Your Host, Brian Ripley

When I decided to start a Memorial web site for all the guys who I knew from so long ago, I wanted visitors to the site to go away with a feeling that they knew a little more about the people we lost.  While these few short lines can in no way make up for their loss, I want people to feel how much the price of freedom is for us all.  All these men were serving their country and died in that cause.  We will not debate whether that war was right or wrong, only that these brave souls paid the highest possible price.  They are all Hero's.

For my part, I was there in the Ia Drang Valley with all those who died in the ambush on November 17, 1965.  I was hit with two hand grenades or mortar rounds, I'm not positive which, and a rifle round.  The two grenades did no permanent damage, other than leaving pieces of shrapnel in my body.  The rifle round though, did considerable damage to my left leg.  That leg is now shorter, the ankle joint is destroyed and I walk with a limp.  Not much really when compared to others who were injured and lived.

Now a brief story of myself.  I was born in Jackson, Michigan, August 22, 1941, the second son of Raymond and Grace Ripley.  That's me above as a baby, in the 7th grade and at about age 55.  I graduated from high school in 1959, and had a variety of jobs as I searched around for what I wanted to do.  In 1963 I volunteered for the draft and entered the Army on January 21, 1964.  After Basic training at Ft Knox, Kentucky, I went to Ft Dix New Jersey for my AIT in Heavy Weapons and 8 weeks of Leadership School, prepatory to Officer Candidate School.

After completing training at Ft Dix, I was later appointed a Sgt E5, 3 stripes, and was given my own AIT platoon to guide through training.  I taught some classes in communications and heavy weapons and helped to train many good new soldiers.  I then waivered OCS and was still sent to Ft Benning Georgia where I was assigned to a Davy Crockett, Light Nuclear Weapons platoon.  When Vietnam came up, our unit was converted to the 1st Cavalry Division, and our platoon was changed back to a mortar platoon.  President Johnson then decided that the 1st Cavalry Division (Airmobile) would be the first major combat unit committed to that war.  We arrived in Vietnam on September 18, 1965 and immediately set out for our base camp near An Khe.  I was with the battalion when we took part in the Ia Drang battles of both LZ X-ray and the ambush at LZ Albany.  I was lifted out of LZ Albany, in the early morning of November 18, 1965, and spent the next 11 months in the U.S. Naval hospital at Great Lakes Illinois.  Afterwards I was employeed as a technician by Monroe Calculator, I earned a two year college degree in Science, graduating with Honors.  I was a District Supevisor for Bally Corporation and finally I worked as an electronics tech for Hercules Aerospace in Utah, where I helped to build and test rocket motors.  I still live in Utah and am now on 100% disability.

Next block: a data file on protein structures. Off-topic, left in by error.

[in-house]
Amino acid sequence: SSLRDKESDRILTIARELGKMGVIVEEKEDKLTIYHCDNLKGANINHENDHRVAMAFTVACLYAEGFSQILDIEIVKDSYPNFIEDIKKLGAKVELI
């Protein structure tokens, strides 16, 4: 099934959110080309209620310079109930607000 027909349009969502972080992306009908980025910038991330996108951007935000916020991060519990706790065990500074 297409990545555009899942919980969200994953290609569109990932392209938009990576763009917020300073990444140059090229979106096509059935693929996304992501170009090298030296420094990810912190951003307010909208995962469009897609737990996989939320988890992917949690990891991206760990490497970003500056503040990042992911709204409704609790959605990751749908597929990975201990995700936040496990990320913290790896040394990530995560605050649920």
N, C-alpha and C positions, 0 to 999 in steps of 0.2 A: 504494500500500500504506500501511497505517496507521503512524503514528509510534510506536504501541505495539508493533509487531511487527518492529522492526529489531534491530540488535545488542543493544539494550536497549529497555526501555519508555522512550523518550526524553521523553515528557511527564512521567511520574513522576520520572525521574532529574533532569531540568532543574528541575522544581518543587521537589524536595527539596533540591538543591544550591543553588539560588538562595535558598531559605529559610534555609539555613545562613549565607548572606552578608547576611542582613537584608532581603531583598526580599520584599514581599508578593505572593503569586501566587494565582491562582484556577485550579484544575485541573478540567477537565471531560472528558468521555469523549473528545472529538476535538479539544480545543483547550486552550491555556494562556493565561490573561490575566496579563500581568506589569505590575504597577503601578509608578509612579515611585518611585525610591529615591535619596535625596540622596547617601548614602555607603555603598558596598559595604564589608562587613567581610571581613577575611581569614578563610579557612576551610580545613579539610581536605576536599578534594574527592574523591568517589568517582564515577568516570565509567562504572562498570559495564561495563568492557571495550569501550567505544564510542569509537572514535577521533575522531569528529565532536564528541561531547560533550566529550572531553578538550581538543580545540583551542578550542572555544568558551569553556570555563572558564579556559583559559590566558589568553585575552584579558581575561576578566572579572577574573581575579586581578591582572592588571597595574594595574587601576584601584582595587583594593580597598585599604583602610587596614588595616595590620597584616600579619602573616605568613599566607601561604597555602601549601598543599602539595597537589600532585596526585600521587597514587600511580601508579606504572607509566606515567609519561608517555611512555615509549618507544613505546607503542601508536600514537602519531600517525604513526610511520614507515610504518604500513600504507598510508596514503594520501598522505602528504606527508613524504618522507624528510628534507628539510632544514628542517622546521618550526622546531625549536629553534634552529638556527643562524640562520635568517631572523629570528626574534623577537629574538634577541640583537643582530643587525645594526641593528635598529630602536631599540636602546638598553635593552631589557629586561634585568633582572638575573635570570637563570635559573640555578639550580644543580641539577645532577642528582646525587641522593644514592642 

If you have any information that would add to the stories of any of these hero's on this web site, please contact me via the e-mail button on the first page of this site.  Thank you for any help you might provide.  I am also looking for stories on men who survived Ia Drang.    Brian Ripley